Why Mental Health First Aid
Mental Health First Aid is a public education program that can help communities understand mental illnesses, seek timely intervention, and save lives.
The core program, delivered to more than 1 million people across the country through a network of more than 12,000 instructors, has already saved lives and brought hope to many.
What is Mental Health First Aid
Mental Health First Aid is a groundbreaking public education program that introduces participants to risk factors and warning signs of mental health problems, builds understanding of their impact, and overviews common treatments. Mental Health First Aid is a live training course, which uses role-playing and simulations to demonstrate how to assess a mental health crisis; select interventions and provide initial help; and connect persons to professional, peer and social supports as well as self-help resources.
Mental Health First Aid allows for early detection and intervention by teaching participants about the signs and symptoms of specific illnesses like anxiety, depression, schizophrenia, bipolar disorder, eating disorders, and addictions. The program offers concrete tools and answers key questions like “What can I do?” and “Where can someone find mental health help?” Participants are introduced to local mental health professionals and resources, national organizations, support groups, and online tools for mental health and addictions treatment and support.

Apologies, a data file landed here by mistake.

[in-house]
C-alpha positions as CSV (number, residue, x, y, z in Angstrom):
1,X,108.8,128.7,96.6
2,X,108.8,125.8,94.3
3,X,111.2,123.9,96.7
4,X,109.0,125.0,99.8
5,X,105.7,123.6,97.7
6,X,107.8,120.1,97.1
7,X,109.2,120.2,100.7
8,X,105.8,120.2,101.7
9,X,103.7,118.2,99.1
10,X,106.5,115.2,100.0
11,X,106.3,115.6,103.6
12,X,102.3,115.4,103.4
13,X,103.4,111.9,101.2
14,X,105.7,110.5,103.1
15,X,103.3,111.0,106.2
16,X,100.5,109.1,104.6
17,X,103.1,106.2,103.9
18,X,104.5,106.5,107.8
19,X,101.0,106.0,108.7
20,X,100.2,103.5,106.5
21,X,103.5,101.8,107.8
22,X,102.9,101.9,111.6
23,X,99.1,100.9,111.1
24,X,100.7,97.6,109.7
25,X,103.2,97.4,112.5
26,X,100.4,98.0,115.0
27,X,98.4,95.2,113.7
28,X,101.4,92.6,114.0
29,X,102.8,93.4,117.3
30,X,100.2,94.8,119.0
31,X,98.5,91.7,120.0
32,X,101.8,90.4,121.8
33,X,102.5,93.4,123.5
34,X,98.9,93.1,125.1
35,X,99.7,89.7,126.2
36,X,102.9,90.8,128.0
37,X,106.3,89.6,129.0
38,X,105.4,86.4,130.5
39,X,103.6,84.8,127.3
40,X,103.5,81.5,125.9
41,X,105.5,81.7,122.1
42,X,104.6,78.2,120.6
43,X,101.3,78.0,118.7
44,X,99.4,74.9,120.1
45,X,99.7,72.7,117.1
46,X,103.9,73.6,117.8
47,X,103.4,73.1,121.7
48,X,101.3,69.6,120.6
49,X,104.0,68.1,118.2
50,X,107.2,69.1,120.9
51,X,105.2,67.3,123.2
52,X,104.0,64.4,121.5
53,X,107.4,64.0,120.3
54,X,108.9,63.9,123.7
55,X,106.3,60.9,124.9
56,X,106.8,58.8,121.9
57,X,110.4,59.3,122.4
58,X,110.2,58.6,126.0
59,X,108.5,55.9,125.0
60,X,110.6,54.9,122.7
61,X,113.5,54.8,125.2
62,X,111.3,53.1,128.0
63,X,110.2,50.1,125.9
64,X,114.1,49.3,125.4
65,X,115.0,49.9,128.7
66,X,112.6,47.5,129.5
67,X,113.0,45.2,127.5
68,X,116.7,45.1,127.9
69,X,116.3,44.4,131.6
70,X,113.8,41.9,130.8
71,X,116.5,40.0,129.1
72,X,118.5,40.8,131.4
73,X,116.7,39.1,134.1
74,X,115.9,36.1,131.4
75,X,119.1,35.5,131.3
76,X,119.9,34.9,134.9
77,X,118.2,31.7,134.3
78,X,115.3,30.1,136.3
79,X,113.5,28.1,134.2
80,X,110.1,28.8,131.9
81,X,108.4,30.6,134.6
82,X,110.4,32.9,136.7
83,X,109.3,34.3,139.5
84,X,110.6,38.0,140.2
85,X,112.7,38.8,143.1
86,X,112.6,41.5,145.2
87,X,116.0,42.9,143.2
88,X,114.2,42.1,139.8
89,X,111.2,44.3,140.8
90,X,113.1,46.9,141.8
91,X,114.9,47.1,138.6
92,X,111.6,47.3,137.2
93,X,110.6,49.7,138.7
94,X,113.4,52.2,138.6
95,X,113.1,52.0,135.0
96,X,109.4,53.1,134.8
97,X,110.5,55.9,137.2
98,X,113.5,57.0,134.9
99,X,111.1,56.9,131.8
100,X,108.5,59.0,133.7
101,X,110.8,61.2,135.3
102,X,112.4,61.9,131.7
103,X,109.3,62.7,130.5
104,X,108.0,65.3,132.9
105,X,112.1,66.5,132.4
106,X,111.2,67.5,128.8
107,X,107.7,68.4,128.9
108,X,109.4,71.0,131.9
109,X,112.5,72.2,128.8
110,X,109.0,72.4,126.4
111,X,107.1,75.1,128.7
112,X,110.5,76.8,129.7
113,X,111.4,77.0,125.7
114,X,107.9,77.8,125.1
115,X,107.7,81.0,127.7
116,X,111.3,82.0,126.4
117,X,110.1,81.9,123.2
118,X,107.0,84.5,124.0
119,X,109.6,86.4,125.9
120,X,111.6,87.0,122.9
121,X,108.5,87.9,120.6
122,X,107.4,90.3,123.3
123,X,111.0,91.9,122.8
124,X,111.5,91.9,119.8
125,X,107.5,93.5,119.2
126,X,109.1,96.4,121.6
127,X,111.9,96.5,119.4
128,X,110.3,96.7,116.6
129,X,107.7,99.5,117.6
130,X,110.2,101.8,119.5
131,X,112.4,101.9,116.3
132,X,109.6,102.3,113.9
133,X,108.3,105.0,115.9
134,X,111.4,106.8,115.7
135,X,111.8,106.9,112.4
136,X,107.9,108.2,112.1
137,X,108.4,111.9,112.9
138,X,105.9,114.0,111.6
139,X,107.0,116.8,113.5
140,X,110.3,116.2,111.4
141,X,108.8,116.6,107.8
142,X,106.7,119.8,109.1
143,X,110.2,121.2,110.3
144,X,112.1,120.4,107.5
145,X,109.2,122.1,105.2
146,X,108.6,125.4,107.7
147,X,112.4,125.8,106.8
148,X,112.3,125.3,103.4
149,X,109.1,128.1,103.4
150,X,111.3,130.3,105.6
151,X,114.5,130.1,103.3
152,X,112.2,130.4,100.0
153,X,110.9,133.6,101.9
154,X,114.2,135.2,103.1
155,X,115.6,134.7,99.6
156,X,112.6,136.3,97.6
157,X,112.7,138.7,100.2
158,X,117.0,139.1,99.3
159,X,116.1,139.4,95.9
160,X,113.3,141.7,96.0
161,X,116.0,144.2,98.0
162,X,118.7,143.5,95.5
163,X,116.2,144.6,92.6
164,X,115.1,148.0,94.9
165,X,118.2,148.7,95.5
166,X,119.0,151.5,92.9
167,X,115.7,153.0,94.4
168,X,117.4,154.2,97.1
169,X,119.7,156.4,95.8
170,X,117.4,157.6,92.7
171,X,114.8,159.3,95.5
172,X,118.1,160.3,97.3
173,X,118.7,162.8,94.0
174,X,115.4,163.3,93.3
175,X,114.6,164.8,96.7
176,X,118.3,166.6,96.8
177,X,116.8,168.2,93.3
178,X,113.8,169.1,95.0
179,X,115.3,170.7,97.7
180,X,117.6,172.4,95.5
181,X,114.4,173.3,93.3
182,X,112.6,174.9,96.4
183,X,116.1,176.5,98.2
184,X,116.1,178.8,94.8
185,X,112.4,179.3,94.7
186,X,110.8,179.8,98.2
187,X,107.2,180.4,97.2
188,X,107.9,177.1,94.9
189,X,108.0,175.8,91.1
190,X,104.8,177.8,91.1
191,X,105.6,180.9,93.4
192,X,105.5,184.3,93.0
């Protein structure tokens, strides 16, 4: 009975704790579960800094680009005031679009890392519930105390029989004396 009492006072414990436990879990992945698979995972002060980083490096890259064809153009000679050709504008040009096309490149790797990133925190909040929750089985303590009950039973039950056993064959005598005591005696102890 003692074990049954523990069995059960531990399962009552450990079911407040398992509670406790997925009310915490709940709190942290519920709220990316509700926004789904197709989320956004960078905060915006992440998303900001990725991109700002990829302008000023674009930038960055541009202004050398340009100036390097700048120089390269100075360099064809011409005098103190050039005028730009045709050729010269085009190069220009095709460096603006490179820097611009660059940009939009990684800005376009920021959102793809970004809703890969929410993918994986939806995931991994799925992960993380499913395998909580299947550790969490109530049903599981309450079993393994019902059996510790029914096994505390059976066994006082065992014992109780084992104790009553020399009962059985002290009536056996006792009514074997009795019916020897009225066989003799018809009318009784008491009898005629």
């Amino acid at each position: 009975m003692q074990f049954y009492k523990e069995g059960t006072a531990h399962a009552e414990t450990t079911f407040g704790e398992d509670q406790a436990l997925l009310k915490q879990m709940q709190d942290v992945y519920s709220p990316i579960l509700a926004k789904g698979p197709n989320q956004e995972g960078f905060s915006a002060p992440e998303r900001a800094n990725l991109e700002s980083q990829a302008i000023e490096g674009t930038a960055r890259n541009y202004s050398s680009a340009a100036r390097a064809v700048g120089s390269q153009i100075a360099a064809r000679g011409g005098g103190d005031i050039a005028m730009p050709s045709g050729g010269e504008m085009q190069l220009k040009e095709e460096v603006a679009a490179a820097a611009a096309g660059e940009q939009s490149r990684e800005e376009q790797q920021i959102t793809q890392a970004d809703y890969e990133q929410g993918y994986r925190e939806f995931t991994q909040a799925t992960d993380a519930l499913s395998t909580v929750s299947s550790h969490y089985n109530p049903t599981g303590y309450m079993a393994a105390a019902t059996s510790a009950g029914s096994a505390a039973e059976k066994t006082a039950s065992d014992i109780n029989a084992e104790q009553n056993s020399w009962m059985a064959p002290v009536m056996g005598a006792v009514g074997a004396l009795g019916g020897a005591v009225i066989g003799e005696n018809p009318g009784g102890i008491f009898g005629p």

Mental Health First Aid demystifies mental illness and gives participants the capacity to obtain, process, and understand the health information and services needed to make appropriate decisions and seek care.
Find an Instructor
Certified instructors teach the program in communities across the United States. To find a course or contact an instructor in your area, visit www.MentalHealthFirstAid.org.
Youth Mental Health First Aid
Youth Mental Health First Aid, focused on youth 12 to 25 years, is being rolled out across the U.S. after a year-long pilot. This version is designed to teach neighbors, teachers, parents, peers, and caring citizens how to help a child or teen who is experiencing a mental health or substance use problem or is in crisis. The youth version provides an ideal forum to engage communities in discussing the signs and symptoms of mental illness, the prevalence of mental health disorders, the effectiveness of treatment, and how to engage troubled young people in services.